- Who We Are
- What We Do
- Rights & Permissions
- Community & Environment
- Visit Bookshop
- Career Opportunities
- Contact Us
Largest global study on violence against women finds feminist movements hold the key to change
A new study on violence against women conducted over four decades and in 70 countries reveals the mobilization of feminist movements is more important for change than the wealth of nations, left-wing political parties, or the number of women politicians.
The study in the latest issue of American Political Science Review (APSR), published by Cambridge University Press for the American Political Science Association (APSA), found that in feminist movements that were autonomous from political parties and the state, women were able to articulate and organize around their top priorities as women, without having to answer to broader organizational concerns or men's needs. Mobilizing across countries, feminist movements urged governments to approve global and regional norms and agreements on violence.
Strong, autonomous feminist movements were the first to articulate the issue of violence against women and the key catalysts for government action, with other organisations sidelining issues perceived as being only important to women. Strong movements commanded public support and attention, and convinced the media the issues were important for public discussion. In countries that were slower to adopt policies on violence, feminist movements leveraged global and regional agreements to push for local policy change.
S. Laurel Weldon, co-author of the study, said: "Violence against women is a global problem. Research from North America, Europe, Africa, Latin America, the Middle East, and Asia has found astonishingly high rates of sexual assault, stalking, trafficking, violence in intimate relationships, and other violations of women's bodies and psyches. In Europe it is a bigger danger to women than cancer, with 45 per cent of European women experiencing some form of physical or sexual violence. Rates are similar in North America, Australia and New Zealand and studies in Asia, Latin America and Africa show that violence towards women there is ubiquitous."
The scope of data for the study is unprecedented. The study includes every region of the world, varying degrees of democracy, rich and poor countries, and a variety of world religions – it encompasses 85 per cent of the world's population. Analysing the data took five years, which is why the most recent year covered is 2005.
Mala Htun, co-author of the study, adds: "Social movements shape public and government agendas and create the political will to address issues. Government action, in turn, sends a signal about national priorities and the meaning of citizenship. The roots of change of progressive social policies lie in civil society."
Notes to Editors:
'The civic origins of progressive policy change: combatting violence against women in a global perspective, 1975-2005' is published in the latest issue of American Political Science Review and is available online at: journals.cambridge.org/psr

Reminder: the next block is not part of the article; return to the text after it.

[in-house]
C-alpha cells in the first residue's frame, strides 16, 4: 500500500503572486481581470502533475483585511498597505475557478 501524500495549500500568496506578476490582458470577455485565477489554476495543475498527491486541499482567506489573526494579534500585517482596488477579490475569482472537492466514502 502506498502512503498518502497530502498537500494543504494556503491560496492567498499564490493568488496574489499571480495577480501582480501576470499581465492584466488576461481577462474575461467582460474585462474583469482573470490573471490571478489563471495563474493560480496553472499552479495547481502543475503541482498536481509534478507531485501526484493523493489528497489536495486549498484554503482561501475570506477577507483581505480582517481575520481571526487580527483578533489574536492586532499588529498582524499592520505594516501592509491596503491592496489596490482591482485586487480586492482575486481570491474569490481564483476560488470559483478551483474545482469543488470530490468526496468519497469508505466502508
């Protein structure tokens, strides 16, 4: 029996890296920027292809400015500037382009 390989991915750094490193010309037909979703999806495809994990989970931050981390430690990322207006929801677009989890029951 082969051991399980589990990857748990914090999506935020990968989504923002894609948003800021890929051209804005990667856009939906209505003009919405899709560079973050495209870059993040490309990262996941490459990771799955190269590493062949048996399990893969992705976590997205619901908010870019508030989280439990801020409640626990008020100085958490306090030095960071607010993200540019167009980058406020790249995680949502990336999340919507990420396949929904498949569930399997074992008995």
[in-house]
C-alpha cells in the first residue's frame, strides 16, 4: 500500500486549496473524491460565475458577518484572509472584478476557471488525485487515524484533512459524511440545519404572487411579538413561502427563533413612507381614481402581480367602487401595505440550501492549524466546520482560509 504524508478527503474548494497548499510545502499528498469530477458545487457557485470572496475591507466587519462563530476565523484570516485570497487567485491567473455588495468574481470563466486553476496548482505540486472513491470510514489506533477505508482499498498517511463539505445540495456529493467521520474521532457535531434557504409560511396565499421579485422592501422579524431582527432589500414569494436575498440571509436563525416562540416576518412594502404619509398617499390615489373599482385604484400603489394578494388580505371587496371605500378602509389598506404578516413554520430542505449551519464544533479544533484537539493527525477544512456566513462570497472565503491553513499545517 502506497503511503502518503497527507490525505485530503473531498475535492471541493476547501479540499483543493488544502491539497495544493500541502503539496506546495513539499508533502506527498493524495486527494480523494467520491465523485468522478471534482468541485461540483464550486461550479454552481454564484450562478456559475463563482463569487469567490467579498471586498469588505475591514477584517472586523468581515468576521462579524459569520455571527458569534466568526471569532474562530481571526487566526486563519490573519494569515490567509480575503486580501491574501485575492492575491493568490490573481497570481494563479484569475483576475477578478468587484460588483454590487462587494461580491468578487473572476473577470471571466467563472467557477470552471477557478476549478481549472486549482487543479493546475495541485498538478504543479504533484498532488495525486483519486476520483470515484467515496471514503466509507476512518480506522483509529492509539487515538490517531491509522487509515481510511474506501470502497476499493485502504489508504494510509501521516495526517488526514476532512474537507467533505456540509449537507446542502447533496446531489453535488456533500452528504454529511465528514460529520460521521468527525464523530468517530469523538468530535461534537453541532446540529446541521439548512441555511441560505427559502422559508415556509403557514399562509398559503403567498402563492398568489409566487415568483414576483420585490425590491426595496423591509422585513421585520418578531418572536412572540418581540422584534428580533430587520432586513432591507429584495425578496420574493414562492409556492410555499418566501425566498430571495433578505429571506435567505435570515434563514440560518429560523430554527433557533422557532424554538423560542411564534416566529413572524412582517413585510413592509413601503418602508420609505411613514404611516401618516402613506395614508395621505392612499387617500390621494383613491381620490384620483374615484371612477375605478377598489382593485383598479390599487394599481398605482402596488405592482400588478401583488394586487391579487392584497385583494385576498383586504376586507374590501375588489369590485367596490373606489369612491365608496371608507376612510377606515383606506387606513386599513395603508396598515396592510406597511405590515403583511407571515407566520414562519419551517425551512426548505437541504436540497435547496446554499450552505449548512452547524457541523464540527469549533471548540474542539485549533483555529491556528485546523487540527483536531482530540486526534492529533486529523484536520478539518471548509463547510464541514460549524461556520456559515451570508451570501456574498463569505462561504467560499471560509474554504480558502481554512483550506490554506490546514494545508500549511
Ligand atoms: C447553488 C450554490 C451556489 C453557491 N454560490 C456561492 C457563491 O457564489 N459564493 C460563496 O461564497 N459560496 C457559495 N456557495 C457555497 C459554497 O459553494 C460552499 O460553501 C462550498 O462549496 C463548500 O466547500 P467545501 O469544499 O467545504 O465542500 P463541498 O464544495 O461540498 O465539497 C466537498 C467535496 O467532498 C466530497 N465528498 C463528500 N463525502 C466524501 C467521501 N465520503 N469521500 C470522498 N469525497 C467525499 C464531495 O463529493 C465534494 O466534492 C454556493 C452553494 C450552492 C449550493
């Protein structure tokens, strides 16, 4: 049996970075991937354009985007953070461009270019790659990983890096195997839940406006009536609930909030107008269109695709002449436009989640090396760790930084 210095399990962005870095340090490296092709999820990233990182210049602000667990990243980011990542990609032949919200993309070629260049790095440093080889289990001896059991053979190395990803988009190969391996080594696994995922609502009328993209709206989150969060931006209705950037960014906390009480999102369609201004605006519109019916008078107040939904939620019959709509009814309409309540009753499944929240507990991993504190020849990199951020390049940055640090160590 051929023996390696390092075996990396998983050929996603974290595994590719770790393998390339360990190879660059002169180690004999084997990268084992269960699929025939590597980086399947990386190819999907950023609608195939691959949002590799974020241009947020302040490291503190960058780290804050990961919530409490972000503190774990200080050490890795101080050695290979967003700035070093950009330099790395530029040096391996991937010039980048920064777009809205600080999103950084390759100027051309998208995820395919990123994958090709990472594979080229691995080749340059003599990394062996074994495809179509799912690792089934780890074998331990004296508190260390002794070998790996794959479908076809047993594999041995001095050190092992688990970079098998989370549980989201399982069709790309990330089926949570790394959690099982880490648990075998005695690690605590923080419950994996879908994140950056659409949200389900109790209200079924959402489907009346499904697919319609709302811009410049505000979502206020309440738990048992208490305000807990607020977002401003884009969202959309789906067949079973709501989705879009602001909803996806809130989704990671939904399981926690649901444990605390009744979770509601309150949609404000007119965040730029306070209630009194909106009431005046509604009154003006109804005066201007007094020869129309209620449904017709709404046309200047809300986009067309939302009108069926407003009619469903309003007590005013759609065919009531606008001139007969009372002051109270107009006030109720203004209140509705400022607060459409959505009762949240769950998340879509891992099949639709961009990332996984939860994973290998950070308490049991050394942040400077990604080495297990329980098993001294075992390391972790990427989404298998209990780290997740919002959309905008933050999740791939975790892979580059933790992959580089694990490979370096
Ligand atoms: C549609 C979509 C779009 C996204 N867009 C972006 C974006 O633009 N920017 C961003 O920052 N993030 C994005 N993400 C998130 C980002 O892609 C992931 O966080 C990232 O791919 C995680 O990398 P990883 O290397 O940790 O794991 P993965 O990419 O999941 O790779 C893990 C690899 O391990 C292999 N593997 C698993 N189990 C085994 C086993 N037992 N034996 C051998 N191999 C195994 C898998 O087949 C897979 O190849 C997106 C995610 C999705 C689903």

For further information please contact Michael Marvin of Cambridge University Press at (001) 212.337.5041 or by email at: firstname.lastname@example.org
The authors of the study are available for interview. Please use the contact details above to arrange.
About the American Political Science Review
Published for the American Political Science Association, American Political Science Review is political science's premier scholarly research journal, providing peer-reviewed articles and review essays from subfields throughout the discipline. Areas covered include political theory, American politics, public policy, public administration, comparative politics, and international relations. The APSR has published continuously since 1906.
The latest issue the APSR includes:
- Inequality and regime change: democratic transitions and the stability of democratic rule, Stephen Haggard and Robert Kaufman
- Crime victimization and political participation, Regina Bateson
- Rule creation in a political hierarchy, Clifford Carrubba and Tom Clark
- Benchmarking across borders: electoral accountability and the necessity of comparison, Mark Kayser and Michael Peress
Further information and a full list of contents can be found at: http://journals.cambridge.org/psr
All articles are available in full; please contact us using the details above.
About the American Political Science Association
APSA, founded in 1903, is the leading professional organization for the study of political science and serves more than 15,000 members in more than 80 countries. With a range of programs and services, APSA brings together political scientists from all fields of inquiry, regions, and occupational endeavors within and outside academe, with the aim of expanding awareness and understanding politics.
For more information go to: www.apsanet.org
About Cambridge Journals
Cambridge University Press publishes over 300 peer-reviewed journals, including journals published on behalf of over 100 learned societies, which form the latest in research and discovery across a range of topics. Many of these journals are the leading academic publications in their fields and together they form one of the most valuable and comprehensive collections of research available today.
Across the world, Cambridge Journals are available in online and in print - keeping scientists, researchers and scholars abreast of crucial developments in research.
For further information, go to: http://journals.cambridge.org